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Washing tomatoes
Plant Breeding
Better Food by Design

Because the global population is steadily increasing, farmers need new and innovative solutions to grow enough food while also caring for our planet. It’s no small feat to keep up with a growing world, which is why plant breeding is emerging as one of the best avenues to help ensure food security and protect our environment. 

 

At Bayer, we’re committed to a future where hunger and climate change are terms relegated to the history books—and plant breeding is making great strides in getting us there. In addition to developing new solutions for farmers to address both of these challenges, plant breeders are also making fruits and vegetables tastier and healthier. By combining our knowledge of plant genetics with the power of human ingenuity, plant breeding offers innumerable benefits to consumers, farmers and the world at large. 

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What do plant breeders do?

After identifying a challenge (such as crops not being able to withstand drought or flood conditions brought about by climate change), breeders explore ways to harness beneficial genetic characteristics to help plants address that issue, among others. Working in both a designer and engineer capacity, plant breeders blend science with innovation to create new solutions. 

 

While technologies have evolved immensely to open new opportunities, plant breeding has been going on for as long as people have been growing crops. Farmers have always found ways to refine plants, empowering them to better protect themselves against harmful pests, weeds and disease, while also using natural resources like water more efficiently. With the tools we’ve developed along the way, contemporary plant breeding is playing a crucial role in addressing today’s challenges, as well as those we’re sure to face in the future:

  1. Supporting global food security 
  2. Helping farmers grow enough while using fewer resources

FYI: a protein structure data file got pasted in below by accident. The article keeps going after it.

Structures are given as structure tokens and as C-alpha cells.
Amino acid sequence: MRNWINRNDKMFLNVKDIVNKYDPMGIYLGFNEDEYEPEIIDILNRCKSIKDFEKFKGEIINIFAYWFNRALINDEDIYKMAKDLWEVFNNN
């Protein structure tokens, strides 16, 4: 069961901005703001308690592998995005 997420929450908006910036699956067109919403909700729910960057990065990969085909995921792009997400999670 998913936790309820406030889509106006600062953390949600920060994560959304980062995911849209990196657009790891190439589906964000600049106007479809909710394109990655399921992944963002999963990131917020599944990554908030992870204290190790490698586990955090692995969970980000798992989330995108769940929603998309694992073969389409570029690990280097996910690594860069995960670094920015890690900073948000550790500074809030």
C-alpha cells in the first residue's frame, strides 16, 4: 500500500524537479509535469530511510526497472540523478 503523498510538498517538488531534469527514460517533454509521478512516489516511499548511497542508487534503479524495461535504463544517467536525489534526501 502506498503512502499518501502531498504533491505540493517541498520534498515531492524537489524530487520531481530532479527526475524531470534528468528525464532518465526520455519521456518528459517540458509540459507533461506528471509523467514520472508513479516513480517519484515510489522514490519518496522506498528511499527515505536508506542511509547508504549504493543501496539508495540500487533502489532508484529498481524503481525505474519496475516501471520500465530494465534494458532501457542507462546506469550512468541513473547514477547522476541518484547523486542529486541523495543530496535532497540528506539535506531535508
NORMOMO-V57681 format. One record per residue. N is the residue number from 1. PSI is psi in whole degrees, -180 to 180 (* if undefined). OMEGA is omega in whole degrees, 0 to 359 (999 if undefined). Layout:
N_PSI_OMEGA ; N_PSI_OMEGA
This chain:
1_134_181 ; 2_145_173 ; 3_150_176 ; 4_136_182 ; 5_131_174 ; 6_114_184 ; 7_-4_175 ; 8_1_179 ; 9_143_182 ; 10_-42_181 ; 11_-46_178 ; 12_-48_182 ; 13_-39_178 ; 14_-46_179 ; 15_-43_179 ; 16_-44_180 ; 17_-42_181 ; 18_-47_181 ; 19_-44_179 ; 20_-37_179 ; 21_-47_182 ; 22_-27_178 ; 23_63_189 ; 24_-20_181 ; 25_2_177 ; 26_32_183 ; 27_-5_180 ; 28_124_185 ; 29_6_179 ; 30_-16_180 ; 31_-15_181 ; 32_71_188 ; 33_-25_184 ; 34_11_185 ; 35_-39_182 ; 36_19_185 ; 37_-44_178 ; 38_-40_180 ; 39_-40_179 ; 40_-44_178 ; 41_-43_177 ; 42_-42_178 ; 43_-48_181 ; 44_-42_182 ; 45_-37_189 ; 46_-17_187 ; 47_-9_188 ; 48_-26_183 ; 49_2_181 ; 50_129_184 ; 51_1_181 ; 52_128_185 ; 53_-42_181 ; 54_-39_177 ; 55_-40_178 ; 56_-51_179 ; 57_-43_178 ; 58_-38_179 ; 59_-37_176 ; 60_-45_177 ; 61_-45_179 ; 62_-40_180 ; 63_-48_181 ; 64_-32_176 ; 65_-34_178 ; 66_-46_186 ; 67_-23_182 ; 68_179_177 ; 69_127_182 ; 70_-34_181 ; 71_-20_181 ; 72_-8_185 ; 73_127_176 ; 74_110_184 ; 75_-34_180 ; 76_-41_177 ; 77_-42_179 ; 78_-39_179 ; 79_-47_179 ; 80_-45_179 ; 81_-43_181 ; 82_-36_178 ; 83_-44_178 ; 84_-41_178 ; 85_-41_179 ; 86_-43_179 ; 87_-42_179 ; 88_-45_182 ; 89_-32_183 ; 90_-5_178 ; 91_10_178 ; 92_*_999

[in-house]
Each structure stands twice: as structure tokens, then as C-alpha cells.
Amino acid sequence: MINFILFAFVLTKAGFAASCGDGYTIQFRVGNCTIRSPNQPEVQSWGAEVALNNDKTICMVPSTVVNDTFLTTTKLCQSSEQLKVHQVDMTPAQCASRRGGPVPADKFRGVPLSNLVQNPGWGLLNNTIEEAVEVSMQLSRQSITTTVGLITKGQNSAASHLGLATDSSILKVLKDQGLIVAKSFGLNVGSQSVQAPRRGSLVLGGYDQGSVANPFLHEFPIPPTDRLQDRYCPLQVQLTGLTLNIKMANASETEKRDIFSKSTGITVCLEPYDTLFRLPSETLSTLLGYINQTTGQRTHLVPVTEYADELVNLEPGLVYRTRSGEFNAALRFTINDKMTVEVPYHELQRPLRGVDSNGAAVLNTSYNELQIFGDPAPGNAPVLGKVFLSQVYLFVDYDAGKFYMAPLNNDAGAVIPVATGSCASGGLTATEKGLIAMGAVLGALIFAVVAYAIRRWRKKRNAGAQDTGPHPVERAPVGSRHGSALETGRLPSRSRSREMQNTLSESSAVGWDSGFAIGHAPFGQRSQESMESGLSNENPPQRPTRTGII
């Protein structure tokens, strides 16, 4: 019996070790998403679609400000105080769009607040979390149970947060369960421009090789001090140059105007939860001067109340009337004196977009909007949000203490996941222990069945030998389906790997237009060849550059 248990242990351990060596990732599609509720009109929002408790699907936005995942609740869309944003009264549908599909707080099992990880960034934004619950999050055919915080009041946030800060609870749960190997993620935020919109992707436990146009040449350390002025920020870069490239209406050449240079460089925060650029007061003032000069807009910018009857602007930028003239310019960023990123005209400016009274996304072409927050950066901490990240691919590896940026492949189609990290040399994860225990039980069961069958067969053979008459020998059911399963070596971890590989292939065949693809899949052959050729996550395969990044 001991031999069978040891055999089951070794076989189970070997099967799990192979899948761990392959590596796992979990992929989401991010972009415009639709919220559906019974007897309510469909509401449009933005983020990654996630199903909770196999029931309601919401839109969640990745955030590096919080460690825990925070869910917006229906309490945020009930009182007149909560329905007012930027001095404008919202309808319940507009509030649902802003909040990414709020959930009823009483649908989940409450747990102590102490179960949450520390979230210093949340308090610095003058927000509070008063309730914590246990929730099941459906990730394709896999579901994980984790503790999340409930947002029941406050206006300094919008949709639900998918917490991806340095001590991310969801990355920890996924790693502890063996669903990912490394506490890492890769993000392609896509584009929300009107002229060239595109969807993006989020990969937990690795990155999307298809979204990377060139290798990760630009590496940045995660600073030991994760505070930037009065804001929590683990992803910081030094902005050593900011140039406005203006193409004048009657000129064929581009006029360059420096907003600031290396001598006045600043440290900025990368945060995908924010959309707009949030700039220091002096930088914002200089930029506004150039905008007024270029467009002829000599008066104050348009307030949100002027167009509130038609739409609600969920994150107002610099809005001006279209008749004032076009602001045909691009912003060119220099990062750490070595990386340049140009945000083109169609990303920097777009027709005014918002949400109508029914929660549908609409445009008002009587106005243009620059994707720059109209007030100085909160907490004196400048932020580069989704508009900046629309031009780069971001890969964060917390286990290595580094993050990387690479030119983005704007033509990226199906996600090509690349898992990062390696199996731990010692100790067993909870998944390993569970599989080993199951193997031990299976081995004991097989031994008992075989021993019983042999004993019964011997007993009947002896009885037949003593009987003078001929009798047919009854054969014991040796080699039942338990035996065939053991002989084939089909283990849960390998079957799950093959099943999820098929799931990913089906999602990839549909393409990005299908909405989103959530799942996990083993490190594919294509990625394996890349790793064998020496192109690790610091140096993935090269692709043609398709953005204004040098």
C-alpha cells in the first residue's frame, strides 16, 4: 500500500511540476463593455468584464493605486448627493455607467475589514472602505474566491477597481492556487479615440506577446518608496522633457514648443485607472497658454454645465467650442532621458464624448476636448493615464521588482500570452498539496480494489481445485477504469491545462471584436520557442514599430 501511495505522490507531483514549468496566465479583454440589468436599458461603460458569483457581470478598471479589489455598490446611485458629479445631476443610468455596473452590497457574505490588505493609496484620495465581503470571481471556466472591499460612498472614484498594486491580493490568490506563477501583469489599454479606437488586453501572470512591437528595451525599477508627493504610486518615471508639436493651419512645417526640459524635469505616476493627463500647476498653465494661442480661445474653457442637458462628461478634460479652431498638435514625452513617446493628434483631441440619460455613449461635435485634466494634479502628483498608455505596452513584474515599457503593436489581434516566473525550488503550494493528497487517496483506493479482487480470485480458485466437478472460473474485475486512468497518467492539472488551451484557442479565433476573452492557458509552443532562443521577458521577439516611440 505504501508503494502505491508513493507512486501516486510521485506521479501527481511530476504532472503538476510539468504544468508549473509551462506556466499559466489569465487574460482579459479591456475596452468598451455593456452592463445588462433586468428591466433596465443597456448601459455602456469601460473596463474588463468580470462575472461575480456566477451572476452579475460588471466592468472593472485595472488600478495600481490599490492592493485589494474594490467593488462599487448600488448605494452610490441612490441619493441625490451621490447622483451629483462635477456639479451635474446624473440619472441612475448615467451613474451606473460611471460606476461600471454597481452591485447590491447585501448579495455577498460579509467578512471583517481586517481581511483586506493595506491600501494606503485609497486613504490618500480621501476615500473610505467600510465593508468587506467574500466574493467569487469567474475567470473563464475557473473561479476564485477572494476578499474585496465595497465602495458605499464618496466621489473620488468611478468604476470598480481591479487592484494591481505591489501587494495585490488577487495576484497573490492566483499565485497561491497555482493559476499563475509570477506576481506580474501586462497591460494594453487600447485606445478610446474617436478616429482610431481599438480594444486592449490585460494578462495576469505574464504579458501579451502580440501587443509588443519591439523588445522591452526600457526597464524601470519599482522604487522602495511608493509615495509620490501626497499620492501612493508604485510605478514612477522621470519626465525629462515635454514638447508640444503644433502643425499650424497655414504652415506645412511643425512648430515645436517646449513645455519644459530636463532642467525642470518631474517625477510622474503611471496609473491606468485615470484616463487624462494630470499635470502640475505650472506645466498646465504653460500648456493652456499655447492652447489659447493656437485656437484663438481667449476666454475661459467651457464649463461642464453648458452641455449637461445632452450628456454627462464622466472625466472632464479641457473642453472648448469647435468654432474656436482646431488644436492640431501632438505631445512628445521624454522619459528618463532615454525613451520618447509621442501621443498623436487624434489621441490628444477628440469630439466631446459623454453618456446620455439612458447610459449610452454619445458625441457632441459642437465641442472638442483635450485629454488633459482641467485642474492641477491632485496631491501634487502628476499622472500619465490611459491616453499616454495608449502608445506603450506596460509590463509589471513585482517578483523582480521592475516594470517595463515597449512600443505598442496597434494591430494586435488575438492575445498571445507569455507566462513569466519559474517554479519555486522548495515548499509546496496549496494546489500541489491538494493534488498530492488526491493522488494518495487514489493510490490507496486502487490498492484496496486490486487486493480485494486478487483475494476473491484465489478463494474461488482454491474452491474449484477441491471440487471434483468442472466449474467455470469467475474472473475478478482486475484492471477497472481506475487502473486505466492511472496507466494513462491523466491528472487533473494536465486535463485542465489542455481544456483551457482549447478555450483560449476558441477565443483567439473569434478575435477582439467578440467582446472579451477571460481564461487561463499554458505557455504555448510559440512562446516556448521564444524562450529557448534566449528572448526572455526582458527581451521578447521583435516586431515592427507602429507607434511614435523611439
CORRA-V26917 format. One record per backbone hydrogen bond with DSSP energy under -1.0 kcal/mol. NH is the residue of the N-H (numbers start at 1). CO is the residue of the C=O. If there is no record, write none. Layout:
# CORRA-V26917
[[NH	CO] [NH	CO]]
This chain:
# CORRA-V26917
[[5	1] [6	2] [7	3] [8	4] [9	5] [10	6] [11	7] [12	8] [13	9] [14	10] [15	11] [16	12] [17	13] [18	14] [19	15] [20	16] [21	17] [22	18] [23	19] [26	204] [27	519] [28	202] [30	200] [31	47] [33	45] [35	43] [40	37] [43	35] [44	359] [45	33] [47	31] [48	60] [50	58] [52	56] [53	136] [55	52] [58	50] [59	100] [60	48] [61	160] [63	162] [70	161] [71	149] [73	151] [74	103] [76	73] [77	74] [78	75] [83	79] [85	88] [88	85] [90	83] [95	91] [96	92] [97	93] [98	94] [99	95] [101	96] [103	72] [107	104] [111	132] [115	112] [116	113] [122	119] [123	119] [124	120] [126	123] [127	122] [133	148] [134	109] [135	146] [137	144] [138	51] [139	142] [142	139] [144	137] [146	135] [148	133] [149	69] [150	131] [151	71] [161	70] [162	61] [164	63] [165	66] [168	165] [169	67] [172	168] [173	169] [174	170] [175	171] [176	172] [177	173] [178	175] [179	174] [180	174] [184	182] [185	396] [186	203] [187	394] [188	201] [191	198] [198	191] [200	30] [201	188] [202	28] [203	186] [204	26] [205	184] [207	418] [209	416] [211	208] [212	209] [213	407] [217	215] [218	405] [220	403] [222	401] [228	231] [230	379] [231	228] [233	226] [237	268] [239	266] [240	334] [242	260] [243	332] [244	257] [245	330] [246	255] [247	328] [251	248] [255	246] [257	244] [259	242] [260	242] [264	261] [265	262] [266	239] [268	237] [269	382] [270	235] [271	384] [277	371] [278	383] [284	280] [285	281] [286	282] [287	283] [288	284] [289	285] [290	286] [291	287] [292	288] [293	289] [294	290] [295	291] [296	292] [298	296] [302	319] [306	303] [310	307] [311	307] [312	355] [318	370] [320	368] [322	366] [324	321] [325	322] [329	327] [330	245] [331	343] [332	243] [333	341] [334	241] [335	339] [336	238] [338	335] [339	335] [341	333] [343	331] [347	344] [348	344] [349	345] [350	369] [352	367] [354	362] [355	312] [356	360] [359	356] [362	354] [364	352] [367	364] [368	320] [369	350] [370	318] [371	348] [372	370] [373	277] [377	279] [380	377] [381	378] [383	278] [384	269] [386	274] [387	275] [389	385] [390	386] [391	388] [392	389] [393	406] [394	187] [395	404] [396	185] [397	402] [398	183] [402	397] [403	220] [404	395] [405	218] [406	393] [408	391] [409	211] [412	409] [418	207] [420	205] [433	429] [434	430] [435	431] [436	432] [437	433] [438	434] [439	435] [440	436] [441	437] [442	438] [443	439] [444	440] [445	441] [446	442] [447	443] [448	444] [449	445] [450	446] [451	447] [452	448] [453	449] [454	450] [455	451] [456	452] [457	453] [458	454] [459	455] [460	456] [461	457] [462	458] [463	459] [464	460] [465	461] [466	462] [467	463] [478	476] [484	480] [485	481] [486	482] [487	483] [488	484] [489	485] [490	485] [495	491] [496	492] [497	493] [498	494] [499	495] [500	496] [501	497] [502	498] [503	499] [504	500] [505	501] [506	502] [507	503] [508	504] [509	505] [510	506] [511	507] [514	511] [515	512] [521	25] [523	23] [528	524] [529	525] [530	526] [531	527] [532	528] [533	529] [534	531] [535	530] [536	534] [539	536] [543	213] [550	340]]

3. Promoting sustainable agriculture practices
  4. Reducing inputs such as crop protection products 

 

Plant breeding to satisfy consumer preference

Icon: Better taste
Better taste
Icon: Longer shelf life
Longer shelf life
Icon: Ideal sizing
Ideal sizing
Icon: Sizing
Increased variety
Icon: Enhancing nutrition
Enhanced nutrition

 

 

Helping farmers grow enough while protecting the planet

Icon: More reliable harvests
More reliable harvests
Icon: pest resistance
Pest resistance
Icon: Resource Efficiency
Resource efficiency
Icon: Disease resistance
Disease resistance
Icon: Adaptability
Climatic adaptability

 

 

And it can make farming more environmentally friendly and sustainable

Icon: water conservation
Water conservation
Icon: Soil health
Soil health
Icon: glossary-term
Biodiversity
Icon: land use
Efficient land use

 

 

How do plant breeders do what they do?

Plant breeding originated out of human preference; we collected what we liked the look and taste of, and began to plant it. From there, perhaps some varieties could better withstand certain environmental pressures such as insects or disease. Over time, farmers gradually replanted the seeds that could best satisfy our tastes and produce successful harvests, ultimately generating the variety we know and enjoy today. 

 

This process embodies the fundamental core of plant breeding: taking a plant with positive characteristics and replanting those seeds to produce more like it. And over many generations, this process can create profound and positive changes in plants. After a while, many are almost unrecognizable when compared to their original, wild form. 

 

Domesticated crops

As our knowledge of genetics gradually increased, scientists discovered ways to strategically breed plants for specific traits rather than leave the results up to chance. Today, plant breeders are constantly developing improved crops through new breeding techniques, just as they always have. 

 

Corn with abundant kernels? → Plant breeding.
Seedless grapes? → Plant breeding.
Ripe tomatoes that can survive a trip to the grocery store? → Plant breeding.

 

While the basic principles remain unchanged, scientists have developed new approaches and technologies that greatly expand what we accomplish through plant breeding. These innovations fall into three basic categories: